"Though home prices are rising much faster than rents, historically low mortgage rates are still making home purchases affordable," he said.
There are still several issues hampering a speedier improvement, including limited housing inventory and tight credit conditions.
Total inventory rose 9.6 percent to 1.94 million at the end of February, a 4.7-month supply at the current sales pace, up from 4.3 months in January, which was the lowest supply since May 2005.
Listed inventory is 19.2 percent below a year ago when there was a 6.4-month supply.
Regionally, sales fell by 3.1 percent in the Northeast and by 1.7 percent in the Midwest.
In the South, sales increased 2.6 percent and they were up in the West, the area most constrained by low supply, by 2.6 percent.
Meanwhile, the cost of purchasing a home remains inexpensive for those potential homeowners who can get loans.
The average rate for the 30-year loan fell to 3.54 percent from 3.63 percent last week. That's near the record low 3.31 percent reached in November, Freddie Mac said Thursday.
The average rate on the 30-year loan has been below 4 percent for a full year.
"In the history of mortgage interest rates since 1971, the 30-year fixed rate has been below 4 percent in only 15 months, and those have all been in the past 15 months," said NAR President Gary Thomas, the broker-owner of Evergreen Realty in Villa Park, Calif.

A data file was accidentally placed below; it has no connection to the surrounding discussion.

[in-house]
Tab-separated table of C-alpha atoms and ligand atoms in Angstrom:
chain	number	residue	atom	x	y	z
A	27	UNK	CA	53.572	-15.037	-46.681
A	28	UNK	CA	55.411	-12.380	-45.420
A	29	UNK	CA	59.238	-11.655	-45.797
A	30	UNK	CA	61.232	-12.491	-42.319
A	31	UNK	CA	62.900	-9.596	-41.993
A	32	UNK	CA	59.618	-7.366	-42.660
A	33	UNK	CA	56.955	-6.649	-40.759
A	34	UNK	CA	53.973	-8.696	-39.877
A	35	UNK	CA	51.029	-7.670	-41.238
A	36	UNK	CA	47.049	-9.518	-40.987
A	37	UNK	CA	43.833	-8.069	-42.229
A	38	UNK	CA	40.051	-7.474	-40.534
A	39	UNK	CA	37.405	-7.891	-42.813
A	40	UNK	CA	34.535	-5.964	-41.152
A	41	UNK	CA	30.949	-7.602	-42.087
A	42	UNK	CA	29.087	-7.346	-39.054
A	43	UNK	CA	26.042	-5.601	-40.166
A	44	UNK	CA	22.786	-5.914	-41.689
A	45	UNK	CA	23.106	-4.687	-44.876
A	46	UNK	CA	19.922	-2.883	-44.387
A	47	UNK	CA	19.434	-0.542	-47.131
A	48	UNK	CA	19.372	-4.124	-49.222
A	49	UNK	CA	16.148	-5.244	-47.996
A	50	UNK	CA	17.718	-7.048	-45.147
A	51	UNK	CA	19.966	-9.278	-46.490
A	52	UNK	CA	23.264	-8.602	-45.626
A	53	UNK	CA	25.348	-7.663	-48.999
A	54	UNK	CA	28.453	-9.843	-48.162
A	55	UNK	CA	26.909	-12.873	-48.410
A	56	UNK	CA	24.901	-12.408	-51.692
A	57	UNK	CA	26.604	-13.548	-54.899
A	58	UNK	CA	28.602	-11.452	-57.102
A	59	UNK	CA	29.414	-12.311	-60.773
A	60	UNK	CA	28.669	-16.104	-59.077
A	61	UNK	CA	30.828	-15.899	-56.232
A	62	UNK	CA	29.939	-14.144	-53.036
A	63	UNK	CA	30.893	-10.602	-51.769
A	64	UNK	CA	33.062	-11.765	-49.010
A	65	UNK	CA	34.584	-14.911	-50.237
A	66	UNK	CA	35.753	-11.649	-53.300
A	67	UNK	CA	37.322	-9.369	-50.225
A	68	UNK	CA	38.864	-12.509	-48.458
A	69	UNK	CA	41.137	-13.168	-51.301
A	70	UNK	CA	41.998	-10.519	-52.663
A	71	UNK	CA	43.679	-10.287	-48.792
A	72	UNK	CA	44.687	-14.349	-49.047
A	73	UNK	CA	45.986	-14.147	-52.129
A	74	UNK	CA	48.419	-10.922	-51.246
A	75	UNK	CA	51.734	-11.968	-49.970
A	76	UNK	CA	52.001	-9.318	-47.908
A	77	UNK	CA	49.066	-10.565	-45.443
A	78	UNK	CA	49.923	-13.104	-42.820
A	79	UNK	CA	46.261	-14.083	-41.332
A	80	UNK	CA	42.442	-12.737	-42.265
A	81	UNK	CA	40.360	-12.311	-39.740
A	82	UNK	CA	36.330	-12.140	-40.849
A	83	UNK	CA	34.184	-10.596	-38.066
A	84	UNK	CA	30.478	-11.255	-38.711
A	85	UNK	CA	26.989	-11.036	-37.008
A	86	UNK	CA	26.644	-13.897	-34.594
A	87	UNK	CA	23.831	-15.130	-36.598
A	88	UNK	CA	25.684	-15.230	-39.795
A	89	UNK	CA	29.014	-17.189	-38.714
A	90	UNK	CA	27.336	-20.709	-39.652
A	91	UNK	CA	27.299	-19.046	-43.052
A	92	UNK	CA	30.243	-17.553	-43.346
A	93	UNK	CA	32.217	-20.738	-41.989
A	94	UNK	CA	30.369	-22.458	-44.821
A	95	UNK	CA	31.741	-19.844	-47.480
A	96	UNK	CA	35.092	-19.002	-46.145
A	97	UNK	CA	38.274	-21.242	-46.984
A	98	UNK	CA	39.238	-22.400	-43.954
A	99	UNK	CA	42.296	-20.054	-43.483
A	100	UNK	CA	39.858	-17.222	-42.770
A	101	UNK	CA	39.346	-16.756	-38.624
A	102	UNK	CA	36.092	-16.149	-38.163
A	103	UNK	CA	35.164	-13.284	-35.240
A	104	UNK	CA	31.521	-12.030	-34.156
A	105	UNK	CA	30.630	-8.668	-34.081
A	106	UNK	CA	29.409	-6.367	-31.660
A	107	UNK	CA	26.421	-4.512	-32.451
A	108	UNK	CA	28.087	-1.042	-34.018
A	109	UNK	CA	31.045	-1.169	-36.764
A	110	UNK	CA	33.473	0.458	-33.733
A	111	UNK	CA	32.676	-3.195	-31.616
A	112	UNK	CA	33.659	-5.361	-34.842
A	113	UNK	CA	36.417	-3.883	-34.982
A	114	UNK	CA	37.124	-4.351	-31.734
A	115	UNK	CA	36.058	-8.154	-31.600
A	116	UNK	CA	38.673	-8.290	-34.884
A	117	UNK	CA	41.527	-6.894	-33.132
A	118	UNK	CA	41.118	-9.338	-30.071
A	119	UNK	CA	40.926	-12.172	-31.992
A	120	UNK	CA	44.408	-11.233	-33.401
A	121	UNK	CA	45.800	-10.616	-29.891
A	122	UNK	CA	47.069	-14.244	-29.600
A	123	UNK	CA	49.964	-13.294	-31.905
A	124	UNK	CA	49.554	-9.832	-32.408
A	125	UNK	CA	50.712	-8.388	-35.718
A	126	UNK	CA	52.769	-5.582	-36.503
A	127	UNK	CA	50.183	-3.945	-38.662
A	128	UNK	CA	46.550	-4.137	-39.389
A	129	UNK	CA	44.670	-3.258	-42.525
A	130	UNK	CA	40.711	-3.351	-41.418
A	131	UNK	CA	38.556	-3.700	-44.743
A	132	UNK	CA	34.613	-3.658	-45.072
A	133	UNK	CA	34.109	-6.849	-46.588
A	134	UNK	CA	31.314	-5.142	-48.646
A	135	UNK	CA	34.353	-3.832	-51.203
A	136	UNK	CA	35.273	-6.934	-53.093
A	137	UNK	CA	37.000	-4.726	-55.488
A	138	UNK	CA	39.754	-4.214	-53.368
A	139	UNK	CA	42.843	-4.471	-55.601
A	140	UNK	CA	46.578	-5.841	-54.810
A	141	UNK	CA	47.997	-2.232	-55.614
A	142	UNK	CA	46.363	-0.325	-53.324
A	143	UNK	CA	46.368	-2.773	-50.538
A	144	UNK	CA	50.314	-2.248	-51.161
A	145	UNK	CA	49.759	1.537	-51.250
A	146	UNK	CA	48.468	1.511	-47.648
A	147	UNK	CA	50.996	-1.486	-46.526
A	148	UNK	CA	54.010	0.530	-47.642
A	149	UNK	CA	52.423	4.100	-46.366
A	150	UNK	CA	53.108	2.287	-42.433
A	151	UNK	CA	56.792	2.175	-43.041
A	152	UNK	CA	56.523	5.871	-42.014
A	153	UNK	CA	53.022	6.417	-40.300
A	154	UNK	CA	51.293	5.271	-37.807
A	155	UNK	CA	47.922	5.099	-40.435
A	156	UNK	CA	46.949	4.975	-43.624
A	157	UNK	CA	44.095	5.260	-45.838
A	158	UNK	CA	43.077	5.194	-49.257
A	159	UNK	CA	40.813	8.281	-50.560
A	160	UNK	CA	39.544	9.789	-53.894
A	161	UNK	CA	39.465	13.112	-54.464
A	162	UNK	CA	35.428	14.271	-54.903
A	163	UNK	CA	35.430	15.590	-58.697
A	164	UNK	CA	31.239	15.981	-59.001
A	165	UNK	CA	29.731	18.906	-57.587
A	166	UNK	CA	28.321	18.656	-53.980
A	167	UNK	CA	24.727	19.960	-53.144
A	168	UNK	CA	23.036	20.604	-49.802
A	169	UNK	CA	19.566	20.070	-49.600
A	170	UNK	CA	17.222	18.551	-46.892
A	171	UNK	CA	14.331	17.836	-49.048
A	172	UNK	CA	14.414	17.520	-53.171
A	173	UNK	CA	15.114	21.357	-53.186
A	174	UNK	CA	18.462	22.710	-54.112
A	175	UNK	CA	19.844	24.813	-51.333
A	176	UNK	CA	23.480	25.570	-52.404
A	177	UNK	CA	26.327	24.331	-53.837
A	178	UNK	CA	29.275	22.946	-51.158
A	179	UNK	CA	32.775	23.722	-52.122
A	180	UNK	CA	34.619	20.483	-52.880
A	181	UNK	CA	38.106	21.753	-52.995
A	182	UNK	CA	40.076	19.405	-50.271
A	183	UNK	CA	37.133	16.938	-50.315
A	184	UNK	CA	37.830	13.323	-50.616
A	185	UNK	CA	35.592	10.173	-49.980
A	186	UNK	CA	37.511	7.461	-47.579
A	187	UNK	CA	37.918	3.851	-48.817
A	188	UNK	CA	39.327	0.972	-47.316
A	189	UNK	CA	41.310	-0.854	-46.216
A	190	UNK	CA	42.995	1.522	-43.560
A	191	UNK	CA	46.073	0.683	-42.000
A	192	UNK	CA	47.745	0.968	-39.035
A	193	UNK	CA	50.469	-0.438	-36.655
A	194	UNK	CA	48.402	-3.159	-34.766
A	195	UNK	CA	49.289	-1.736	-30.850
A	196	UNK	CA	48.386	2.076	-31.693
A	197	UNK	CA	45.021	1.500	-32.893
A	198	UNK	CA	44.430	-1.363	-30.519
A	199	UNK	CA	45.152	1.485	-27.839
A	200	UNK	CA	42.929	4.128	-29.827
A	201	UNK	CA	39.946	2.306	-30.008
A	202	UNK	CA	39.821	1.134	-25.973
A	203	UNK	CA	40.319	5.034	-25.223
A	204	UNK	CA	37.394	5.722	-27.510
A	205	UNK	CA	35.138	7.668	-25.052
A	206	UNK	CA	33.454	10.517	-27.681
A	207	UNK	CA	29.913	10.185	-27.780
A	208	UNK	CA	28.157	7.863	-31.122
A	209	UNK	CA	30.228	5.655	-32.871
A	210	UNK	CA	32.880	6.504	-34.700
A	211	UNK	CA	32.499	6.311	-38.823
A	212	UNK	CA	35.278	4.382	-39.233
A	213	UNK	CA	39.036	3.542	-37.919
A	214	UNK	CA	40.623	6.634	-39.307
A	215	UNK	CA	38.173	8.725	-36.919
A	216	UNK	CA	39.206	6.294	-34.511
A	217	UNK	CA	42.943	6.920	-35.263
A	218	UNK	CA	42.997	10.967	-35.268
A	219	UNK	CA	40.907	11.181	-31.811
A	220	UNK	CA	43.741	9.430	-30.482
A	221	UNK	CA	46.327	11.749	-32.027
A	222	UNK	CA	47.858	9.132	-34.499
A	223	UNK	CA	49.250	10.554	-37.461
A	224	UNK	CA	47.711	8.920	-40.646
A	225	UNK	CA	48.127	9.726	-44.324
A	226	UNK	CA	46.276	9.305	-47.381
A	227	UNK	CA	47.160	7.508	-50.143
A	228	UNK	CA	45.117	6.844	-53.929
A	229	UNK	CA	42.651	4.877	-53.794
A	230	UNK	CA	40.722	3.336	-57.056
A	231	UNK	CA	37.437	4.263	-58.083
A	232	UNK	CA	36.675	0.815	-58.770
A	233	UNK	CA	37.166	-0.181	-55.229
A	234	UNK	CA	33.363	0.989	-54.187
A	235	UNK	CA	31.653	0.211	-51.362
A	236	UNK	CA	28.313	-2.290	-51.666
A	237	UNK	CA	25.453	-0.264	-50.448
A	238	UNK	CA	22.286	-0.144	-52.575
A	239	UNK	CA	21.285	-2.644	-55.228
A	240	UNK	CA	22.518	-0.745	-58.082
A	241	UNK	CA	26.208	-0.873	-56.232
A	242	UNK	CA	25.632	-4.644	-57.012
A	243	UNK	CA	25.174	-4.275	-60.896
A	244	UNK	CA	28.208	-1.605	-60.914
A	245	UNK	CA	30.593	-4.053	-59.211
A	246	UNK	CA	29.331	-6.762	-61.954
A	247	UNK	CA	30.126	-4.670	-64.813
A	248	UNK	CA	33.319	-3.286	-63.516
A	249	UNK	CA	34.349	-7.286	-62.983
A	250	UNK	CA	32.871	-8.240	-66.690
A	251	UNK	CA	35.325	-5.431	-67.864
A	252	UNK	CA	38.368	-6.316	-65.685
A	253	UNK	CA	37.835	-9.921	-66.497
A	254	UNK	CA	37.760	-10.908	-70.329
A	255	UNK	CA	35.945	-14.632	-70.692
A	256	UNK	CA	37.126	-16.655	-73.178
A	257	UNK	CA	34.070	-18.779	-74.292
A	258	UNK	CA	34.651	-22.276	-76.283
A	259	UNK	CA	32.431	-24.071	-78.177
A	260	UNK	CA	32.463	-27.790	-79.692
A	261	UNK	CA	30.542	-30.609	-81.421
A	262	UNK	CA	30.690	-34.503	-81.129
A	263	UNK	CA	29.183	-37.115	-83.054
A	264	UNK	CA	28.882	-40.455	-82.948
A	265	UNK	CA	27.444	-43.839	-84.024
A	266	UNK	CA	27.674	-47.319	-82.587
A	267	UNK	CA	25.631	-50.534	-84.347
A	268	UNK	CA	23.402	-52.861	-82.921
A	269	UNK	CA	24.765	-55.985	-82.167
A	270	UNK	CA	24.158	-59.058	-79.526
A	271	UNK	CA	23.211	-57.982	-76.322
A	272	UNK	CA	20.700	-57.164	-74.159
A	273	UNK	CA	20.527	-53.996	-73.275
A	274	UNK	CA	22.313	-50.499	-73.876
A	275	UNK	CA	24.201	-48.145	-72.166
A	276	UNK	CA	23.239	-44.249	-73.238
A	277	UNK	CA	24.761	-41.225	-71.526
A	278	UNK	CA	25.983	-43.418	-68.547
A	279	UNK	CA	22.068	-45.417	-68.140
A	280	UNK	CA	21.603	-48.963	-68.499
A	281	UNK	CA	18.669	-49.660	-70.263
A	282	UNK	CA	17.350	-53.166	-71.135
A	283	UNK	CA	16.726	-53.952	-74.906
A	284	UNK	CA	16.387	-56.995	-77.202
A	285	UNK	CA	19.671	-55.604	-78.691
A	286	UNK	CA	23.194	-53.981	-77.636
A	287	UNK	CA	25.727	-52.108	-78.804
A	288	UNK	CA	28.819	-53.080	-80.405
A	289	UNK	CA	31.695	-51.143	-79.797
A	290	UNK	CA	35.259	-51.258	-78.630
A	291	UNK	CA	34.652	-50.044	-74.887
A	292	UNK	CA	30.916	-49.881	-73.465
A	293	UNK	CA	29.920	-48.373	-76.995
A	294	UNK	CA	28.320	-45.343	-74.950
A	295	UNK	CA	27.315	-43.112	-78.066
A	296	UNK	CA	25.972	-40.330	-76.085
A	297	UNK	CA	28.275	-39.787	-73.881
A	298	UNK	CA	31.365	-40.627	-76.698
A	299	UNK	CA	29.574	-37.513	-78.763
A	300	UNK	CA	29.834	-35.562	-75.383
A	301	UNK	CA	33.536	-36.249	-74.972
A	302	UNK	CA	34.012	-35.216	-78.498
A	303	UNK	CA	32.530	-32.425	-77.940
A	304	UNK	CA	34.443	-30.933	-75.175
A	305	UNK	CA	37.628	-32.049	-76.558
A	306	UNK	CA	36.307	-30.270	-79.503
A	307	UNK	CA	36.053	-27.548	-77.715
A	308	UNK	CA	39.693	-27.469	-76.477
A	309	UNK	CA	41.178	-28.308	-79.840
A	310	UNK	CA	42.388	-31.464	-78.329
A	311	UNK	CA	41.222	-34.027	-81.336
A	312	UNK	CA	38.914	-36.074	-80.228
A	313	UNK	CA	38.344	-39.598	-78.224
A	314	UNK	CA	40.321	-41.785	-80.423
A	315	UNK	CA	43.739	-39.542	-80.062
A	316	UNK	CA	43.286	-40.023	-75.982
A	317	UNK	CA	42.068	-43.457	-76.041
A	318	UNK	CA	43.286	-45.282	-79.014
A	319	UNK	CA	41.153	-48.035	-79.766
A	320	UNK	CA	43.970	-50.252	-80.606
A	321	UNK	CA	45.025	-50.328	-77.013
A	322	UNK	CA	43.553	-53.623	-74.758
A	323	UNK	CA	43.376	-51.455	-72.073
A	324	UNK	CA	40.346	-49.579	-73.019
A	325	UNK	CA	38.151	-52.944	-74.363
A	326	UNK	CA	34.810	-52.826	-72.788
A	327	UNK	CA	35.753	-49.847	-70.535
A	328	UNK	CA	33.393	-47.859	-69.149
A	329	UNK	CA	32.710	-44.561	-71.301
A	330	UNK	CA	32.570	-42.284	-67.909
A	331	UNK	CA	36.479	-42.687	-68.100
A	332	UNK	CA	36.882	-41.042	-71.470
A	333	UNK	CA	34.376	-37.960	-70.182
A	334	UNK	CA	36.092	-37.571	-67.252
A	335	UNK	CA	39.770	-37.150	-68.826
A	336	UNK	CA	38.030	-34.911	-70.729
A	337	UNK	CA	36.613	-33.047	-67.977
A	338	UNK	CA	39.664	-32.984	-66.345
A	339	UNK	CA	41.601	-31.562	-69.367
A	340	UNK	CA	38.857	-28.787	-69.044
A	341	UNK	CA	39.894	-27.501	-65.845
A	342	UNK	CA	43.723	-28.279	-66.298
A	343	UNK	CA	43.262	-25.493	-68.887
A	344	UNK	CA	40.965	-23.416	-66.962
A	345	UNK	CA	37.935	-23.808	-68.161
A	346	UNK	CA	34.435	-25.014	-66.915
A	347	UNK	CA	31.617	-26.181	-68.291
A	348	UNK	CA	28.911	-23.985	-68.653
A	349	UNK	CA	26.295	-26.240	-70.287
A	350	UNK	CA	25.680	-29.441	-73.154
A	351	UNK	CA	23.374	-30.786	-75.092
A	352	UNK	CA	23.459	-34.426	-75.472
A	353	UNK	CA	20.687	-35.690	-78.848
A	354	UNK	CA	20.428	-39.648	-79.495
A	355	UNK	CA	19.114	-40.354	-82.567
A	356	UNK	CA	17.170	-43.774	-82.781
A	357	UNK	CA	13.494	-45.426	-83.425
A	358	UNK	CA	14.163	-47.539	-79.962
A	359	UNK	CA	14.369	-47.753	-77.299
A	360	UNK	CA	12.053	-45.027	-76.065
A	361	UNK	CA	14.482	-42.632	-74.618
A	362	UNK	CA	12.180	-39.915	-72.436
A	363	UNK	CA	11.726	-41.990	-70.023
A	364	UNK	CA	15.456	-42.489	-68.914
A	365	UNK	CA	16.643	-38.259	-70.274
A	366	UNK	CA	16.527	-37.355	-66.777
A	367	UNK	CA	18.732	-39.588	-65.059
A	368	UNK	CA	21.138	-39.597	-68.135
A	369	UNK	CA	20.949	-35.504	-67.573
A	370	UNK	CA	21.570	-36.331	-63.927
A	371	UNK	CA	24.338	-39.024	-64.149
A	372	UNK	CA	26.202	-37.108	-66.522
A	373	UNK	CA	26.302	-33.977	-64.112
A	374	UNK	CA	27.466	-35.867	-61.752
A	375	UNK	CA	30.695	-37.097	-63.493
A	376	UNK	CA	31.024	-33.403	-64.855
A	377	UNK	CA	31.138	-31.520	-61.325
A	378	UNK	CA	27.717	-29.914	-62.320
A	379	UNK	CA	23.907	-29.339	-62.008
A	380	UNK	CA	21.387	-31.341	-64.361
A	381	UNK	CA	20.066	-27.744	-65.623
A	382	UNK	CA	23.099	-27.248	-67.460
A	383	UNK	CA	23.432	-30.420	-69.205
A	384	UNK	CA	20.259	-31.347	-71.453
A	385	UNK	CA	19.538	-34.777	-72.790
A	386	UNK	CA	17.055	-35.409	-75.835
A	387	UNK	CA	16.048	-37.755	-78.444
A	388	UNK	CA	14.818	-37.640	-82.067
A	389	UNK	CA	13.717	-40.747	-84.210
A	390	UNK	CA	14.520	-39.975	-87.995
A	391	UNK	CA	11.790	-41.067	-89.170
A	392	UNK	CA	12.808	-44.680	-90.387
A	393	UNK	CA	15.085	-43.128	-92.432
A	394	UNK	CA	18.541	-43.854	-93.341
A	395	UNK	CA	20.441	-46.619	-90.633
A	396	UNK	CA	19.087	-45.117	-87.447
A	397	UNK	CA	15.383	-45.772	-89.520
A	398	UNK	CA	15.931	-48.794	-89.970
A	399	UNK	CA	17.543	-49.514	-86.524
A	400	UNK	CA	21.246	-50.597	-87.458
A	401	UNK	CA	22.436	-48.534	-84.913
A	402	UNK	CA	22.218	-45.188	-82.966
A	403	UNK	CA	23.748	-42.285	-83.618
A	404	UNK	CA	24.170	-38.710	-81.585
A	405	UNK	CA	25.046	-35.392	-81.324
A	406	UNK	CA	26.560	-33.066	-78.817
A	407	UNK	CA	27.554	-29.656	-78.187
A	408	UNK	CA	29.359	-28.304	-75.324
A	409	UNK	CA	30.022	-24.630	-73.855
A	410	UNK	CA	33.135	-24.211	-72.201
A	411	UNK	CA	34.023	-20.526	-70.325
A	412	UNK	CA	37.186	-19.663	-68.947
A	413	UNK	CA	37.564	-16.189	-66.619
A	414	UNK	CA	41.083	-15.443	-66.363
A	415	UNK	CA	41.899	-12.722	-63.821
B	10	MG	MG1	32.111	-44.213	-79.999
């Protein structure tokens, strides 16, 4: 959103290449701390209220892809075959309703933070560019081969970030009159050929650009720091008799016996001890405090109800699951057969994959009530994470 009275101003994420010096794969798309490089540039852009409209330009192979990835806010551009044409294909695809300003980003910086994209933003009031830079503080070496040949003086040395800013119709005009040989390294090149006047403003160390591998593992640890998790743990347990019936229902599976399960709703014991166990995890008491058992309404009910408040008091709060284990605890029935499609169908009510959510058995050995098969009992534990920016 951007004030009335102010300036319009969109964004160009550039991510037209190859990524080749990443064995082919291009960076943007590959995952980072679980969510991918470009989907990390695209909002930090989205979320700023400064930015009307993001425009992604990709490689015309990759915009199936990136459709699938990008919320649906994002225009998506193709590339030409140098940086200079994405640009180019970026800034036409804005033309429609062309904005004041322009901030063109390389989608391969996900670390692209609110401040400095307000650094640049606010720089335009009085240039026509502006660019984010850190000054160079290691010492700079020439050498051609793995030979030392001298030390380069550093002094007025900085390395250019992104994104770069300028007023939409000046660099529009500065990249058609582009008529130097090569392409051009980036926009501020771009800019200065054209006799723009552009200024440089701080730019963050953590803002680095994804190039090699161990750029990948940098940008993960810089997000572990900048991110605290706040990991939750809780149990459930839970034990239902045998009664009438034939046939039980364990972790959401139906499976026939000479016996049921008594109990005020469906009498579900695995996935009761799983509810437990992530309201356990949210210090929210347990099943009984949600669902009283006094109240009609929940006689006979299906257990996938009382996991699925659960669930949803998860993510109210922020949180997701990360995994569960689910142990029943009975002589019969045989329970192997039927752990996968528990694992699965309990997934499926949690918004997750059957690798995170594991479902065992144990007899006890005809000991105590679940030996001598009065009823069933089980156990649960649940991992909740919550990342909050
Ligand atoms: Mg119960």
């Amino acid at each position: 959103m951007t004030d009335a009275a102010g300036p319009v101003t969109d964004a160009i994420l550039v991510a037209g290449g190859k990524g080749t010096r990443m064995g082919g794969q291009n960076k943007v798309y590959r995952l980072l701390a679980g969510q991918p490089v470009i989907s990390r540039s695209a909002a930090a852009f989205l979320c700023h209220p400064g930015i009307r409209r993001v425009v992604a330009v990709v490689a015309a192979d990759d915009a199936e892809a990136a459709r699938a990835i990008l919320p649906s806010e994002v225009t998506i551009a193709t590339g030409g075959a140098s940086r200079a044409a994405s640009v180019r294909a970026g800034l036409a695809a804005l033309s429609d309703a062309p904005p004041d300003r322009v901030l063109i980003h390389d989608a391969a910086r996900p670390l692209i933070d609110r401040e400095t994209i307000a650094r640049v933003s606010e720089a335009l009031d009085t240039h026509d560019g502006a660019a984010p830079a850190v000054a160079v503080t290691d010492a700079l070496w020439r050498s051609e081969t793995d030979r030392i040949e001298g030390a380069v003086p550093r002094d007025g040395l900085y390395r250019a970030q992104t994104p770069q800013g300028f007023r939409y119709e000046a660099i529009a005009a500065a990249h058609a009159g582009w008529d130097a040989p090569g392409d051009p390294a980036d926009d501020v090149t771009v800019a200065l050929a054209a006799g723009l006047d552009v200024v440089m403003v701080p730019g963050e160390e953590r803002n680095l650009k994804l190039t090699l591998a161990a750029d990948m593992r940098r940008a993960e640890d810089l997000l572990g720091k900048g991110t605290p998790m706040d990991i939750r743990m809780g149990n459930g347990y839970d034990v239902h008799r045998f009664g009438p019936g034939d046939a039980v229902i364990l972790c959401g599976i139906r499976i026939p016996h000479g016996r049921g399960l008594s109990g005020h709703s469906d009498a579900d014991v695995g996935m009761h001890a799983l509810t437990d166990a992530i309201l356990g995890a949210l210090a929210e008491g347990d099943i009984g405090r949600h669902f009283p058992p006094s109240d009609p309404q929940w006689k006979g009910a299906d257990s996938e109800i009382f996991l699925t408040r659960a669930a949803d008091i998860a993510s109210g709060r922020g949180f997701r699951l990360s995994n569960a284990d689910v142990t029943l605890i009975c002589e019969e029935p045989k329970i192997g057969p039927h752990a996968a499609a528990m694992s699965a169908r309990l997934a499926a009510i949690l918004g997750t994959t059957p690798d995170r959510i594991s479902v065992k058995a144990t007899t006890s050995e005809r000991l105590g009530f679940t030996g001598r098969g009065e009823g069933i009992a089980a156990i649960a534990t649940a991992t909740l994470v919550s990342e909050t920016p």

"Even with rising home prices, affordability remains historically favorable because home prices over-corrected during the downturn. This means there is still great value for buyers in the current market."
Prices are showing sustained improvement, as well.
The national median existing-home price for all housing types was $173,600 in February, up 11.6 percent from a year ago, the best showing since November 2005 when it was 12.9 percent above a year earlier.
The last time there were 12 consecutive months of year-over-year price increases was between June 2005 to May 2006. The February gain
"A strong rise in home values is contributing to housing wealth recovery, which has risen by $1.4 trillion in the past year and looks to top that increase this year," Yun said. "The extra consumer spending arising from growth in housing wealth is expected to be $70 billion to $110 billion this year."
Distressed homes, foreclosures and short sales, accounted for 25 percent of February sales, up from 23 percent in January but down from 34 percent in February 2012.
First-time buyers accounted for 30 percent of purchases in February, unchanged from January.
All-cash sales were at 32 percent of transactions in February, up from 28 percent in January with investors, who account for most cash sales, purchasing 22 percent of homes in February up from 19 percent in January.
"There was an upward bump in the shares of investor and all-cash closed purchases in February," Yun said.
"These sales result from purchase offers during the holidays when shopping activity by traditional home buyers slows, but investors, who typically pay cash, remained active," he said.
"This is a seasonal pattern, but we're now seeing a general increase in buyer traffic, which is 25 percent above a year ago."